There have also been reductions in the number and quality of medications available to patients with psychiatric illnesses. In addition, the time available to assess patients has been reduced as has the duration of inpatient hospitalizations. Consequently, recidivism is high, and physicians are penalized. Recurrent admissions in 2012 exceeded 50% (eg, every third patient with schizophrenia is readmitted in the same year).

Although services are reduced, the physician’ workload and the need for documentation are increased. Reimbursed prescriptions are so hard to obtain that many people prefer to buy medicines on their own. Because health insurance is flawed, the financial burden is shifted largely onto the patient population. Physicians and staff must work at least 50% longer. On average, every specialist in the public sector of psychiatry manages 20 to 25 patients at the same time and receives a salary of US $200 to $500 per month. Salaries in Moscow and the private sector are 2 to 3 times higher, and psychiatrists see fewer patients-approximately 7 to 12 patients. The high patient load has adversely affected psychiatrists’ ability to provide quality care. The traditional clinical interview and communication with a patient that encompass clinical and psychopathological analysis have given way to simplified express procedures and questionnaires.

Since 2000, one-third of inpatient psychiatric facilities have been found to be unsuitable because of unsanitary conditions. During the Soviet era, psychiatric hospitals were often located in former barracks, monasteries, and even concentration camps. However, deinstitutionalization has not affected many of them, and people still perish in these buildings. In 2013, just outside Moscow and Novgorod, some 70 people died in a fire. Living conditions are frequently inadequate and at times gruesome: 12 to 15 patients in a big room, no bedside tables, bars on the windows, not enough toilets, and often no partitions. Despite difficult conditions and restrictions on their independence, some medical directors of these facilities manage to provide a decent psychological atmosphere and good psychiatric patient care in their institution.

The total state control and centralization of the mental health services reproduces the overall authoritarian management style and is ultimately most destructive to patient care-manageability is prioritized over efficiency. The advantages of decentralization are ignored as are desperate letters from the regional psychiatrists about the destruction of psychiatric service and the plight of the mentally ill-while the Ministry of Health flaunts health care reform and promises that those born in the 21st century will live at least 100 years.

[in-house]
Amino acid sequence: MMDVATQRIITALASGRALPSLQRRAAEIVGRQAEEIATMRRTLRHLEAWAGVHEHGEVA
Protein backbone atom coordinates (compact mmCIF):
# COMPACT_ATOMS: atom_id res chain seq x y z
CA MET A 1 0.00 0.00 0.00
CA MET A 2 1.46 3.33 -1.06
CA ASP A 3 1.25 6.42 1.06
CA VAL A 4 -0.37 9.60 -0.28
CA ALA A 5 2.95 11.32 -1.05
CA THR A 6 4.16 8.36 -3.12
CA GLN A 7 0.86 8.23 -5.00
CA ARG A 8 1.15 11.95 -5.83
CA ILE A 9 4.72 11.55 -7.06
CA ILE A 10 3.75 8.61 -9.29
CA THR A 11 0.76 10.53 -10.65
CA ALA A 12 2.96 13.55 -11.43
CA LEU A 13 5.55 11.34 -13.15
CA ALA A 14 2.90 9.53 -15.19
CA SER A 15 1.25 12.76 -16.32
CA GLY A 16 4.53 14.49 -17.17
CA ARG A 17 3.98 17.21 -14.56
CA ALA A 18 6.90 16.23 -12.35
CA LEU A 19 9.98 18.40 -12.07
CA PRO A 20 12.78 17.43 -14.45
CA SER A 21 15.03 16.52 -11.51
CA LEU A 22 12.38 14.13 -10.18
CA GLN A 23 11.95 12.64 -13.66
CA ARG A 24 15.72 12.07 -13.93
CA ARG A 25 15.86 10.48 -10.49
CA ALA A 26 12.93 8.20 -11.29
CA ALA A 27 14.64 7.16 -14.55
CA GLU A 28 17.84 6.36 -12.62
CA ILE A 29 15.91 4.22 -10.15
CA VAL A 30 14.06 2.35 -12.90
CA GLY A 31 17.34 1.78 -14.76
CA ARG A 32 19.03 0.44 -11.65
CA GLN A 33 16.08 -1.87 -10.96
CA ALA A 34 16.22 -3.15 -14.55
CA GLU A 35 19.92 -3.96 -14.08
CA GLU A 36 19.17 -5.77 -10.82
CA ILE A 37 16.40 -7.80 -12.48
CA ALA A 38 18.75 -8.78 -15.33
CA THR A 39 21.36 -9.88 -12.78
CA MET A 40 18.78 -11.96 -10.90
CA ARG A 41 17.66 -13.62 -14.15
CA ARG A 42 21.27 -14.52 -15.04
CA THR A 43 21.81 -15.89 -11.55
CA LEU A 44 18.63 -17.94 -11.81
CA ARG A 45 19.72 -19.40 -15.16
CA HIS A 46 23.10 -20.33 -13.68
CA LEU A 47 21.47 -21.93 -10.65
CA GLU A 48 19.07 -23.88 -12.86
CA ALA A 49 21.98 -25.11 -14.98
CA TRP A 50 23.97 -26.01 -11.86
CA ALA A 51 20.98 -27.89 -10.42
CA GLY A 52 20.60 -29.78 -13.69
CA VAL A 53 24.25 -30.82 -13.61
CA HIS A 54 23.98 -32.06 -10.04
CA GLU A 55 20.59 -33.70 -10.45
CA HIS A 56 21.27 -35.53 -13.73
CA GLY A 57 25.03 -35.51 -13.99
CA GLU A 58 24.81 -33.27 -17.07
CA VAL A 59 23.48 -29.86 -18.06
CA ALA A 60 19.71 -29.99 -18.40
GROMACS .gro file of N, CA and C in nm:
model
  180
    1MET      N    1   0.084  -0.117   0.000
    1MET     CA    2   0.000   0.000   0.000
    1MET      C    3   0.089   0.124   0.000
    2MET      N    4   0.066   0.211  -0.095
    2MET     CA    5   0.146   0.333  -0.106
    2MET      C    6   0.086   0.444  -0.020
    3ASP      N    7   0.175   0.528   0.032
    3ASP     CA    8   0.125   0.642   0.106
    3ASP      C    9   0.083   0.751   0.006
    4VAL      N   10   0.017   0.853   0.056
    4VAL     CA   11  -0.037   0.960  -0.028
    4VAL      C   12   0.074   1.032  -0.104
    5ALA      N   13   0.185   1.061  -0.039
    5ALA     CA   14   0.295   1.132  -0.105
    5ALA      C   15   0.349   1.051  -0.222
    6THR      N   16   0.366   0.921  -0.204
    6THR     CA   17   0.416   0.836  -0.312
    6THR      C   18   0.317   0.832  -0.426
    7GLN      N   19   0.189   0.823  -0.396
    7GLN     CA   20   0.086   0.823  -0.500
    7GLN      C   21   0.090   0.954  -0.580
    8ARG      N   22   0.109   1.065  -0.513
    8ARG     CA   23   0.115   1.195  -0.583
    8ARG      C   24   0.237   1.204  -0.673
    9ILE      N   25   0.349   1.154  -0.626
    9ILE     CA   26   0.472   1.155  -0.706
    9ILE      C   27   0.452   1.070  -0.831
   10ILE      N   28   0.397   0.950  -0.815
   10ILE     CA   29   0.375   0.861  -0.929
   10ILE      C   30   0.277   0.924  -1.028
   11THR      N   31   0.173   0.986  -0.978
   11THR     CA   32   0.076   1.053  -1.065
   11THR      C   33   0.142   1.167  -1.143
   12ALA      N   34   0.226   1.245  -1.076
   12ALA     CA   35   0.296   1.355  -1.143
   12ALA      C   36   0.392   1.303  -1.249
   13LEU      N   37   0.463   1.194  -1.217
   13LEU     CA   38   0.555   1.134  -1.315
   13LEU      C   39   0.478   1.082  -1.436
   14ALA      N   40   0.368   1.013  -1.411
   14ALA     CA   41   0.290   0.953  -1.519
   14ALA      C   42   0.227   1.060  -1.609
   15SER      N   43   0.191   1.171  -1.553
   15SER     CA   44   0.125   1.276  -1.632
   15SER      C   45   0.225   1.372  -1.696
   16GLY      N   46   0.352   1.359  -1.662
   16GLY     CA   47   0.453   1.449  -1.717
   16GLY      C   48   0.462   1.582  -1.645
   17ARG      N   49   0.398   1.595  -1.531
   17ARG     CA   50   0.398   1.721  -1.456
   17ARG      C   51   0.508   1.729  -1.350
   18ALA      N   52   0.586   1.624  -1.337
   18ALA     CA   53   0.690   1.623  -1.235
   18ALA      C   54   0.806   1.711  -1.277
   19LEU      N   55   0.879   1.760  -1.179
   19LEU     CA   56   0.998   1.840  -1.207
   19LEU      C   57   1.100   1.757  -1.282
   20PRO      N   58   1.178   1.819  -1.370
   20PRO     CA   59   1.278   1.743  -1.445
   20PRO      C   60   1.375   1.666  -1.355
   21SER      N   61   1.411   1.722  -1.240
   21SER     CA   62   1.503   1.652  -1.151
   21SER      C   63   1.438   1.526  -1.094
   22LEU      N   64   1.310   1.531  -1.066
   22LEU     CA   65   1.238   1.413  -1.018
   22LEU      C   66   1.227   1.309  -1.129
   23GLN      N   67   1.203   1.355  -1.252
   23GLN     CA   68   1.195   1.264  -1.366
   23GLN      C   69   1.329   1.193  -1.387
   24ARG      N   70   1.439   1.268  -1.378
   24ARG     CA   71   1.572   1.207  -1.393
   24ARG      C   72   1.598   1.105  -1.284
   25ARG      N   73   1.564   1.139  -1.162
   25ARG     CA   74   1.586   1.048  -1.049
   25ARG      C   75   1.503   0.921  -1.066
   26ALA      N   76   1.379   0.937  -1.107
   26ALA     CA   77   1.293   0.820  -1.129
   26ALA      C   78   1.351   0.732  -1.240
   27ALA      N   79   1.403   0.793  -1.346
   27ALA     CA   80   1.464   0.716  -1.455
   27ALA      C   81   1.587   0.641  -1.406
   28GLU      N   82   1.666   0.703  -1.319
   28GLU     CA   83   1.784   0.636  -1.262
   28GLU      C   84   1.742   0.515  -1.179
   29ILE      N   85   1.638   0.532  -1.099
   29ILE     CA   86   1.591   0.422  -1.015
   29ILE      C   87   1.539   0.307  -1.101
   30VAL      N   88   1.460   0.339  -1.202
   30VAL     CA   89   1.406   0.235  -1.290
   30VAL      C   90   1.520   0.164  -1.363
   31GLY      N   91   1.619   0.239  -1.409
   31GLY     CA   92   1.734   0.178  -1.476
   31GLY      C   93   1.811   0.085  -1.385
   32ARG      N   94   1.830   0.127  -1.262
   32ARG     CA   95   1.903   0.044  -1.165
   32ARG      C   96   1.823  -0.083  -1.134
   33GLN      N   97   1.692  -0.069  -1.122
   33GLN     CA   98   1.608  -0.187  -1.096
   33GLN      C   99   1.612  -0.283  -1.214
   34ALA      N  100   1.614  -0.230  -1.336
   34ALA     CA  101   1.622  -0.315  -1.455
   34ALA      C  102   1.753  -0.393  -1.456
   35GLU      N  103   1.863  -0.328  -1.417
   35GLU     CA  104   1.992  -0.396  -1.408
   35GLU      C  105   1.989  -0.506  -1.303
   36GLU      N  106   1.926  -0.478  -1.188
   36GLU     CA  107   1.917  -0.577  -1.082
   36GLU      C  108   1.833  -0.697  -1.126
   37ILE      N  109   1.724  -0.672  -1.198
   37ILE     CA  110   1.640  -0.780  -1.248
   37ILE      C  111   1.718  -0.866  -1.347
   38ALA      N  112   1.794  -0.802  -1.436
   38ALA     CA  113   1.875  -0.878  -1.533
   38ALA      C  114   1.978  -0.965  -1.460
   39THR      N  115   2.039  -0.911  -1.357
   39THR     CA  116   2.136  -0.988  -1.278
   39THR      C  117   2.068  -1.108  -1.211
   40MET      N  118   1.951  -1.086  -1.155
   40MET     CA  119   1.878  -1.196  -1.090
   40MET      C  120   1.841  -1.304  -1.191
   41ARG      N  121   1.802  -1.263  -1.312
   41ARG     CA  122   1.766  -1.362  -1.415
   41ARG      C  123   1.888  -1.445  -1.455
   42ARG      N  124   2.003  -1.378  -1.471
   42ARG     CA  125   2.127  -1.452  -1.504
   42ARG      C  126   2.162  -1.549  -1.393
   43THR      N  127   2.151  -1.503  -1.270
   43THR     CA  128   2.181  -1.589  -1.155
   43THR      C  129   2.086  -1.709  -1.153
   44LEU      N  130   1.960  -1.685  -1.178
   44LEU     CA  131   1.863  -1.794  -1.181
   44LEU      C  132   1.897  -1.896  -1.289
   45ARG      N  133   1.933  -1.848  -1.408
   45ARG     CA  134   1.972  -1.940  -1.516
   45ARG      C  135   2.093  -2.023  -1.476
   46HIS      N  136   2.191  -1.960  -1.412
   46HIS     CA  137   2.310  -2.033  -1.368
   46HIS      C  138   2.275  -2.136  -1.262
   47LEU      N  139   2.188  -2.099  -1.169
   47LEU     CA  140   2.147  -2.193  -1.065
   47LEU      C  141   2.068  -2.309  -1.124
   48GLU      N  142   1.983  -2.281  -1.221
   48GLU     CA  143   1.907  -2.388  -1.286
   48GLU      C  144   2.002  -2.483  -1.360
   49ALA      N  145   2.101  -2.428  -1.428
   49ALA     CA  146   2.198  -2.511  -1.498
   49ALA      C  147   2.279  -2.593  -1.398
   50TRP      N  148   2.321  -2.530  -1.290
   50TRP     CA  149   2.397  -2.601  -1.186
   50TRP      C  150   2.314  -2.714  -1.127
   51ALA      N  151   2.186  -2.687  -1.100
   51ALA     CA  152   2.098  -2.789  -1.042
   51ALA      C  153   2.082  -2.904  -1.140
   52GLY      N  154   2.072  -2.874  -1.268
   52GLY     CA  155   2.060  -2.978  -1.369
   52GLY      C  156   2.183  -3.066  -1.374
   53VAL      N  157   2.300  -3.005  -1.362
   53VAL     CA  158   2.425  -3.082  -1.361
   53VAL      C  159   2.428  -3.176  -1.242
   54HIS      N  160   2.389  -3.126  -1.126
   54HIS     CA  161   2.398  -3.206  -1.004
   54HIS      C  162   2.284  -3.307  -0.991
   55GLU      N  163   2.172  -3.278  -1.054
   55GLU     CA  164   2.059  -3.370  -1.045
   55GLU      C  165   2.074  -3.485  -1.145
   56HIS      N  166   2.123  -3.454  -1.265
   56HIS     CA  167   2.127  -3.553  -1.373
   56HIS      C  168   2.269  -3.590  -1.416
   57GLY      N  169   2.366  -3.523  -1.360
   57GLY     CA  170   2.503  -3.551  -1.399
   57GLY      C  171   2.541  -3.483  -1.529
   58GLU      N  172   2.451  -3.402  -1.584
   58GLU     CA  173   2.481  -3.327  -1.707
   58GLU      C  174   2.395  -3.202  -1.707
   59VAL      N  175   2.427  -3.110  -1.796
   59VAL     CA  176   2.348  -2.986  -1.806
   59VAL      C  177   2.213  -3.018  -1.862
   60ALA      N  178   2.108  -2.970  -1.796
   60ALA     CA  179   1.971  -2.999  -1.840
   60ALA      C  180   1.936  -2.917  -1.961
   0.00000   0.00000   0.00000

The Russian Society of Psychiatrists is forced to ignore these well-known and painful facts, and the plight of the mentally ill is rarely discussed at congresses and conferences. The Ministry of Health continues to act without input from the psychiatric community and breeds illiterate draft laws, standards, and regulations, which results in absolute state control of mental health services.

Stigma related to mental illness is at the level of xenophobia. The mentally ill are perceived by the Russian public as dangerous, incurable, useless, and harmful. Nevertheless, the Ministry of Education eliminated the highly effective tolerance program for schoolchildren. Much of the general public holds a negative view of psychiatry, and this view is perpetuated by the mass media. And this social stigma is held not only by the general public-psychiatrists themselves are often also guilty. Soviet mentality has survived into the present. For example, despite the exclusion of homosexuality from the list of mental disorders, 62.5% of 450 surveyed psychiatrists in the Rostov Region consider it a disease, and up to three-quarters consider it to be immoral behavior. These psychiatrists support banning gay parades and the use of covert tactics to lay off openly gay and lesbian individuals from child care centers, schools, and other public institutions.2

The dichotomy

Since 1995, there has been complete state control of forensic psychiatry. That is, independent psychiatric examination has been eradicated, and this purging has been legitimized. A medical specialist (ie, a psychiatrist invited to explain special issues to the court) is not allowed to evaluate and criticize the conclusion of state experts. And judges often and easily violate the Criminal Procedure Code, refusing even to hear a medical specialist. For example, when my colleagues and I protested the gross distortion of ICD wording of PTSD criteria, we received absolutely meaningless formal replies and were allowed a mere 2 to 3 minutes to speak at conferences on these matters.